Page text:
The “Dark Web” is the part of the greater unindexed Deep Web which is both encrypted and anonymized, thus making it an attractive medium of communicating and transacting for the purpose of engaging in illegal activities. Reported illegal Dark Web activities include: illegal file sharing; intellectual property theft; drug and weapons dealing; trading in other illegal goods or criminalized services; human trafficking; accessing, creating and distributing child pornography; and, allegedly, a myriad of just about anything else you could imagine.

In recent years, illegal Dark Web marketplaces have acted as a catalyst for the development of cryptocurrencies because online exchanges which are completed using cryptocurrency protect the identity of both the buyer and the seller in the transactions, which can be highly desirable for both parties. The anonymity of cryptocurrency also helps in preventing the build up of a “paper trail” of traceable evidence from being created while engaged in illegal activities. Without clear, definitive, traceable evidence to tie an individual or group to a crime, the anonymized Dark Web enables people who are engaging in online criminal activities to better evade detection and identification by law enforcement.

The “Dark Net” refers to the unused address space of the internet which is not speculated to interact with other computers in the world. It is “Dark” because of its inherently anonymous nature, virtual marketplace, and use of cryptocurrency. The Dark Web could be accessible through the Dark Net, beyond the reach of the World Wide Web search engines.

The Dark Net is a network of IPs that attackers can use as a medium for illegal activities, such as connecting to the Dark Web to access illegal content without detection and identification or to execute large scale cyber-attack scenarios with 100% anonymity. As an example, potential cyber-attacker could use thousands of unassigned IPs in the Dark Net to prepare a DDoS attack on a large organization knowing that no one will be able to trace the attack back to them.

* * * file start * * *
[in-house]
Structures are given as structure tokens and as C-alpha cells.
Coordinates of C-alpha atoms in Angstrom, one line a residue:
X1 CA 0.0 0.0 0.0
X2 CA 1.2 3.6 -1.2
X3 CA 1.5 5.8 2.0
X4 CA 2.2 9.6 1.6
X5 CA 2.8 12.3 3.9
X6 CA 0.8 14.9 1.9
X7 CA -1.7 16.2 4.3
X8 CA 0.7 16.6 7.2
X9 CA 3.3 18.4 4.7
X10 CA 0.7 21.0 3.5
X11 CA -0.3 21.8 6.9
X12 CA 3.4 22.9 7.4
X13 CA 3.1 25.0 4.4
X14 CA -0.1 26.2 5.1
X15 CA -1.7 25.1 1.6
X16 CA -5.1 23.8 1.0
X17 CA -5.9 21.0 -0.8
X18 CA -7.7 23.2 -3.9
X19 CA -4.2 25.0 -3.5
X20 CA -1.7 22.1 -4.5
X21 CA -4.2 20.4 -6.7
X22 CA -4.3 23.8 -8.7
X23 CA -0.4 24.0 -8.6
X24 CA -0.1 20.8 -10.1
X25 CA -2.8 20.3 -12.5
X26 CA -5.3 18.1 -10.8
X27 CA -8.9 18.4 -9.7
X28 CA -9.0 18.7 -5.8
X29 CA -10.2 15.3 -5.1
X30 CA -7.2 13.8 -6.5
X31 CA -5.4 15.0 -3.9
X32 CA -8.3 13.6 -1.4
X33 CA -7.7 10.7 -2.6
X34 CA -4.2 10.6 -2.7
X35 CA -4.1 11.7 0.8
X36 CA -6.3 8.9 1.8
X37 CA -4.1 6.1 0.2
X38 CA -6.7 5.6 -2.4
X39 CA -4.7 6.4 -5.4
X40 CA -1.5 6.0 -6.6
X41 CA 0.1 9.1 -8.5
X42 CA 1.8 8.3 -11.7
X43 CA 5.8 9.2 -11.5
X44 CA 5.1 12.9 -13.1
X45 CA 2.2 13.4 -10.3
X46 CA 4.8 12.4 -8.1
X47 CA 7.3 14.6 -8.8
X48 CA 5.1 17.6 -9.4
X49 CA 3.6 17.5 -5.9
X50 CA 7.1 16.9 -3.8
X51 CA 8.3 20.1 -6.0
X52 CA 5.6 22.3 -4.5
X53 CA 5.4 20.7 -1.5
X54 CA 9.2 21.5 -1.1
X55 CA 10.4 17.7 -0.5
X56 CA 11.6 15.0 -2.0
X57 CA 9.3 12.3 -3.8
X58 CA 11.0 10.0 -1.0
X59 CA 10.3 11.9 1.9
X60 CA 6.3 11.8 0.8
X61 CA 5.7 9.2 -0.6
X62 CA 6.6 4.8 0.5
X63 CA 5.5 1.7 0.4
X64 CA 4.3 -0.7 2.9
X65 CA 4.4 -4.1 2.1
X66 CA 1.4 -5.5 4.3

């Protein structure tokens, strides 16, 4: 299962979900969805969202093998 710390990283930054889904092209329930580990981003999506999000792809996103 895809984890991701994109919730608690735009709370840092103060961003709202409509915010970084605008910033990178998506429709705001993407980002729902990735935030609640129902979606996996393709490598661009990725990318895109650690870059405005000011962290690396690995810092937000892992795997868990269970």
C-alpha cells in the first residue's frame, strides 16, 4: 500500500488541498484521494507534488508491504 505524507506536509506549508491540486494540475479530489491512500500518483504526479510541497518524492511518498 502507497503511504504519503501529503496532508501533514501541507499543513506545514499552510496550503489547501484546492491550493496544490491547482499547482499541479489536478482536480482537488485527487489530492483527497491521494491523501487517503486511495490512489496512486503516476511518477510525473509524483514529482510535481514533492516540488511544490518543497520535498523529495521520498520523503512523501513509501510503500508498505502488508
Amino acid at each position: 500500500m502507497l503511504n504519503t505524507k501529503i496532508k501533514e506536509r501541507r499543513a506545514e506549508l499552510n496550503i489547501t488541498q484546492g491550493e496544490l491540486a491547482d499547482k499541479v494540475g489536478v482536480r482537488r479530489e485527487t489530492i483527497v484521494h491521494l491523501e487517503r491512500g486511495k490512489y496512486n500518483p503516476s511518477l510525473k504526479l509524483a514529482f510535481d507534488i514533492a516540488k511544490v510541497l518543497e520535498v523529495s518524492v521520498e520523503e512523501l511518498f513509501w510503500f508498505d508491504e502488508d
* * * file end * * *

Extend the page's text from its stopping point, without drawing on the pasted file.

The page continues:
Together, the Dark Web and Dark Net provide anonymous and encrypted access to hidden and potentially illegal, web content within the larger Deep Web.

“TOR” or “The Onion Router” is a commonly-used encrypted browser which can be used to connect the user to the Dark Net and allow access to the Dark Web. The TOR model uses encryption from the user point of contact to the Entry Node, through an unknown Relay Node, to an Exit Node, where it is then decrypted at the receiving end. The onion is used as a metaphor as it compares peeling back each layer of encryption to peeling off the layers of protective outer skin on an onion.

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Deep dark legal questions, simplified

While some tech-savvy internet users prefer the encrypted browsing option to guarantee their privacy and anonymity and/or to prevent tracking or monitoring software from collecting data about their online activities and behaviours, many other internet users are unfamiliar with browsers like TOR and so are unsure of the legal implications of using such a browser. We have created a list of commonly asked questions about the law and the Dark Web to try to answer the easiest questions in the most straightforward way.

  • Question One:  Is the Dark Web illegal?


— The Dark Web itself is not illegal. While there are many websites within the Dark Web that specialize in illegal products, marketplaces, activities, or services, for the most part the content on the Dark Web is not illegal. That said, using the Dark Web or Dark Net to engage in criminal activities would absolutely be illegal, however it would be the activity itself that is criminalized; not the Dark Web as a medium.

  • Question Two:  Is it illegal for me to access the Dark Web?

No, but…